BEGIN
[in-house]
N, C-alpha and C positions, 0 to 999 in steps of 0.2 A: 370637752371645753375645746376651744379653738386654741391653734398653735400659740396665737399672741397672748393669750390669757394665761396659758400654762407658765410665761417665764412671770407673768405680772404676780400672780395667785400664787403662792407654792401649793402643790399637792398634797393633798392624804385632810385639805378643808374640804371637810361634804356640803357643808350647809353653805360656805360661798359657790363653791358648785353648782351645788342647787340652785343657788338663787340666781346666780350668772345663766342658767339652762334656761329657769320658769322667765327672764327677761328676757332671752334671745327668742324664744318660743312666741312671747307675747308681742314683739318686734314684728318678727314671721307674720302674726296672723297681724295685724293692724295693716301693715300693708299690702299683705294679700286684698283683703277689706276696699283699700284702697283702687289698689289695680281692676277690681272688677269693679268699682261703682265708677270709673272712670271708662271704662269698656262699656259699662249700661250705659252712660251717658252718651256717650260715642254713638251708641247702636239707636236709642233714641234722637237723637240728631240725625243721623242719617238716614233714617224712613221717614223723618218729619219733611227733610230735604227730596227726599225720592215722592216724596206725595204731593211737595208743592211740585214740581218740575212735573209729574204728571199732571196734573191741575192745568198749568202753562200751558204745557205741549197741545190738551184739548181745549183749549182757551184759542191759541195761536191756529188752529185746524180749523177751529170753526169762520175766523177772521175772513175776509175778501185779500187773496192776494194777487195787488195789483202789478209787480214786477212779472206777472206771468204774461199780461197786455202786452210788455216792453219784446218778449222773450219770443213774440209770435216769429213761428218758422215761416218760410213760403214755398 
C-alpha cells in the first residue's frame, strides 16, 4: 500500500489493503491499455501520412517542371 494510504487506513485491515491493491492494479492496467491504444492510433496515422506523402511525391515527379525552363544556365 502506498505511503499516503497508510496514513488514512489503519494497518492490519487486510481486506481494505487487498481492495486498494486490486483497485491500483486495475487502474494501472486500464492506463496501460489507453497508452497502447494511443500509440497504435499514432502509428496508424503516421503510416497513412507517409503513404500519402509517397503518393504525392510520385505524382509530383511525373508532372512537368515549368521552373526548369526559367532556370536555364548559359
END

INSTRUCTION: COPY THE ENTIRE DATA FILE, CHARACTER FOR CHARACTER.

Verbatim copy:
[in-house]
N, C-alpha and C positions, 0 to 999 in steps of 0.2 A: 370637752371645753375645746376651744379653738386654741391653734398653735400659740396665737399672741397672748393669750390669757394665761396659758400654762407658765410665761417665764412671770407673768405680772404676780400672780395667785400664787403662792407654792401649793402643790399637792398634797393633798392624804385632810385639805378643808374640804371637810361634804356640803357643808350647809353653805360656805360661798359657790363653791358648785353648782351645788342647787340652785343657788338663787340666781346666780350668772345663766342658767339652762334656761329657769320658769322667765327672764327677761328676757332671752334671745327668742324664744318660743312666741312671747307675747308681742314683739318686734314684728318678727314671721307674720302674726296672723297681724295685724293692724295693716301693715300693708299690702299683705294679700286684698283683703277689706276696699283699700284702697283702687289698689289695680281692676277690681272688677269693679268699682261703682265708677270709673272712670271708662271704662269698656262699656259699662249700661250705659252712660251717658252718651256717650260715642254713638251708641247702636239707636236709642233714641234722637237723637240728631240725625243721623242719617238716614233714617224712613221717614223723618218729619219733611227733610230735604227730596227726599225720592215722592216724596206725595204731593211737595208743592211740585214740581218740575212735573209729574204728571199732571196734573191741575192745568198749568202753562200751558204745557205741549197741545190738551184739548181745549183749549182757551184759542191759541195761536191756529188752529185746524180749523177751529170753526169762520175766523177772521175772513175776509175778501185779500187773496192776494194777487195787488195789483202789478209787480214786477212779472206777472206771468204774461199780461197786455202786452210788455216792453219784446218778449222773450219770443213774440209770435216769429213761428218758422215761416218760410213760403214755398 
C-alpha cells in the first residue's frame, strides 16, 4: 500500500489493503491499455501520412517542371 494510504487506513485491515491493491492494479492496467491504444492510433496515422506523402511525391515527379525552363544556365 502506498505511503499516503497508510496514513488514512489503519494497518492490519487486510481486506481494505487487498481492495486498494486490486483497485491500483486495475487502474494501472486500464492506463496501460489507453497508452497502447494511443500509440497504435499514432502509428496508424503516421503510416497513412507517409503513404500519402509517397503518393504525392510520385505524382509530383511525373508532372512537368515549368521552373526548369526559367532556370536555364548559359